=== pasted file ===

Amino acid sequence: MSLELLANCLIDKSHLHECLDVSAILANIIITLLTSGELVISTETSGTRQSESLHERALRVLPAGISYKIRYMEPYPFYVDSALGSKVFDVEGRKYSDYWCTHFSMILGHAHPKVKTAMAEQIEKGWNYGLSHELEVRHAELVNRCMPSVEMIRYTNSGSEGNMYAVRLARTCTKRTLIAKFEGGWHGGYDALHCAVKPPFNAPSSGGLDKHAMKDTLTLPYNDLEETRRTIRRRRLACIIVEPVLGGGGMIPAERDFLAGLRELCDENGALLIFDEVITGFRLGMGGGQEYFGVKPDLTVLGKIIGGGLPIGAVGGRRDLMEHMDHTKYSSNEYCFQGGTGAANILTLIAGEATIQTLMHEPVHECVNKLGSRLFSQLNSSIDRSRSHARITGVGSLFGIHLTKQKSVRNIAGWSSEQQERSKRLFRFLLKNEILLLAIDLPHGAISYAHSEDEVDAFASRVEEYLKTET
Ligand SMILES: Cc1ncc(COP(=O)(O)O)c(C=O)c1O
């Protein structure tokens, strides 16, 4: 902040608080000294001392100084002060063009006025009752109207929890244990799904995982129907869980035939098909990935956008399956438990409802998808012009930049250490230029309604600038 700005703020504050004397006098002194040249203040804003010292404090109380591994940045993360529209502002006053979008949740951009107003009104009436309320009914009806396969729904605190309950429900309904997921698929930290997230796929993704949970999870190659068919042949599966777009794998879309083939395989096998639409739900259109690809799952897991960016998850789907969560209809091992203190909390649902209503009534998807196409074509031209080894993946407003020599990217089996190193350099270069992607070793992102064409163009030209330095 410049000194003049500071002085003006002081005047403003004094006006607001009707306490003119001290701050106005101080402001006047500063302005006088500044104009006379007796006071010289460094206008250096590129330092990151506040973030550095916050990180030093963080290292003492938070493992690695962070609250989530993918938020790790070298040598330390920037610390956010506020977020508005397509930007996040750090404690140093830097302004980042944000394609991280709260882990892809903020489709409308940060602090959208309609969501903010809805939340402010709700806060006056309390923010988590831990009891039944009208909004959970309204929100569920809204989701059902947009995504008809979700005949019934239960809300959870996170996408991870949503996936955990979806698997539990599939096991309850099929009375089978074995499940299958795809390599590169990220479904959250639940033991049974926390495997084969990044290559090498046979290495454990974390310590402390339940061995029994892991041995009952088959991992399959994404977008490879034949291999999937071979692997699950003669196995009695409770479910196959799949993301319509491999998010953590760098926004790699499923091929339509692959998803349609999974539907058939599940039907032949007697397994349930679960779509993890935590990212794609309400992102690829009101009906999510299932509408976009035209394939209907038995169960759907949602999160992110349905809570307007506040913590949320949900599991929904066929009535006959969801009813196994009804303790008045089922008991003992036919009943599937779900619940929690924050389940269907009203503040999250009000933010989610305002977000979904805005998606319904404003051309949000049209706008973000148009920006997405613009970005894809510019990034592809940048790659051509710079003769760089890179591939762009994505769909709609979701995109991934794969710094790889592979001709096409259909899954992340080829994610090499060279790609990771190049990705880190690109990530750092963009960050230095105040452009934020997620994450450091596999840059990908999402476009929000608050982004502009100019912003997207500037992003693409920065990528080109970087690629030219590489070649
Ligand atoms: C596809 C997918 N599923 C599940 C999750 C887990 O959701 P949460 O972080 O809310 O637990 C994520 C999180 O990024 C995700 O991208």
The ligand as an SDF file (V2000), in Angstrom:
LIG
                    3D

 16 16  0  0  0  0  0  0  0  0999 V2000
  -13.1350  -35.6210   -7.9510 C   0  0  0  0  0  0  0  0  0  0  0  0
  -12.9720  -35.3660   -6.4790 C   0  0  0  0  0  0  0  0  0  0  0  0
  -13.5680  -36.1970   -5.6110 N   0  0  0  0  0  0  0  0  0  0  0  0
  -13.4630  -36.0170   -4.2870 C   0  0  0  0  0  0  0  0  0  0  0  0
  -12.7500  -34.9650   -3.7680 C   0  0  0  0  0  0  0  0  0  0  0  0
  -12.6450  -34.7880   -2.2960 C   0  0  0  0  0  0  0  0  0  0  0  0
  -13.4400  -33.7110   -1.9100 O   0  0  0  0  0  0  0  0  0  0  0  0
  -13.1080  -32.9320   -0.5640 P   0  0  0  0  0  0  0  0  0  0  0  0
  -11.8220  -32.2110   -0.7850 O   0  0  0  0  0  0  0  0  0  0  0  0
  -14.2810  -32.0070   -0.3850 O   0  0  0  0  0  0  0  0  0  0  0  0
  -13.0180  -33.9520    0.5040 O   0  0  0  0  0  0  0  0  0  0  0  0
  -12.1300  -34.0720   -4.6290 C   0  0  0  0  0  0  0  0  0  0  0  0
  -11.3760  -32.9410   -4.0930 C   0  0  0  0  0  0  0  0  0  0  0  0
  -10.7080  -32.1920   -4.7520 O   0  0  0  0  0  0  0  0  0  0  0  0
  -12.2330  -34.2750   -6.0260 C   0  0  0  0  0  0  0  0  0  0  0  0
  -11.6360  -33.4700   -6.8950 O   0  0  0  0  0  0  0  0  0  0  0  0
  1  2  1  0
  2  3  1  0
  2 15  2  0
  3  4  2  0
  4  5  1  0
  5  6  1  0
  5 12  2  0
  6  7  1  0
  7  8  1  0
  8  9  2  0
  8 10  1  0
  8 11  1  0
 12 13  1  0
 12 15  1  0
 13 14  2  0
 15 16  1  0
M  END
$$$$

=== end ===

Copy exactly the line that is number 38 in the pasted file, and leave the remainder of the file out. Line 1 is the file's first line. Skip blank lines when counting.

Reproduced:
 12 15  1  0